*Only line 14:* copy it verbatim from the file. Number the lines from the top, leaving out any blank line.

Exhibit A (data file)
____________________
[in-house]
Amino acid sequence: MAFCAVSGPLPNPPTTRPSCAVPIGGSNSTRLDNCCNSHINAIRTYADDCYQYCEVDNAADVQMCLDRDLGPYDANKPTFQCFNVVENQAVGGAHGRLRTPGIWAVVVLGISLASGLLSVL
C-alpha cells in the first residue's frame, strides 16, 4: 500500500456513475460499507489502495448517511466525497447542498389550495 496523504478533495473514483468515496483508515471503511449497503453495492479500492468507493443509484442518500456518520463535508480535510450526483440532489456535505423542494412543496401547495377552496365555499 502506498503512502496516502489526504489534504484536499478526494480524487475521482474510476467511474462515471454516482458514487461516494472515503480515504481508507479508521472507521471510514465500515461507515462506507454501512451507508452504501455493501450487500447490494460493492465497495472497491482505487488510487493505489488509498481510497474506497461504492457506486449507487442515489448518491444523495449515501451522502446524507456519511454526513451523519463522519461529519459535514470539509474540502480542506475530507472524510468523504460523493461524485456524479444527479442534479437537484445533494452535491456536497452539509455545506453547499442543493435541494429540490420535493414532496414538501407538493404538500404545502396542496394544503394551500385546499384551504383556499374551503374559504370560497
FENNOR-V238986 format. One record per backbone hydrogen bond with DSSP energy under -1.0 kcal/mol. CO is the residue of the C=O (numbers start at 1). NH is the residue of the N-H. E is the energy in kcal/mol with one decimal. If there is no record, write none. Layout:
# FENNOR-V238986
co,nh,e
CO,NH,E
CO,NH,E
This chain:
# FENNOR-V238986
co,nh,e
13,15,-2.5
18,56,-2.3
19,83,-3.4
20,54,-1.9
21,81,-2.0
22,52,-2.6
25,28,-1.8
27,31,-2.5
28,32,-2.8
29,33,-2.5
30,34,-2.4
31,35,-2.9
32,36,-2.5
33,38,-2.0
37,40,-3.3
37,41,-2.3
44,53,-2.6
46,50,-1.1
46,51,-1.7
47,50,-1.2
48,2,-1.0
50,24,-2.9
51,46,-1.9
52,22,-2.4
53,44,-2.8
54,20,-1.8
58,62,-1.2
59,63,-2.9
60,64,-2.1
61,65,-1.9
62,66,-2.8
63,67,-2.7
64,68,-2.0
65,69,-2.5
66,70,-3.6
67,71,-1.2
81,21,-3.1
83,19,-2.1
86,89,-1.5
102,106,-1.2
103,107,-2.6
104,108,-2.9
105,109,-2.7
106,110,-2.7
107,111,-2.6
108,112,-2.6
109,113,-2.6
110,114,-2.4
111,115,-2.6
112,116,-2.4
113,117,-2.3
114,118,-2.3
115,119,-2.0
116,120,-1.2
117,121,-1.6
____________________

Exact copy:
19,83,-3.4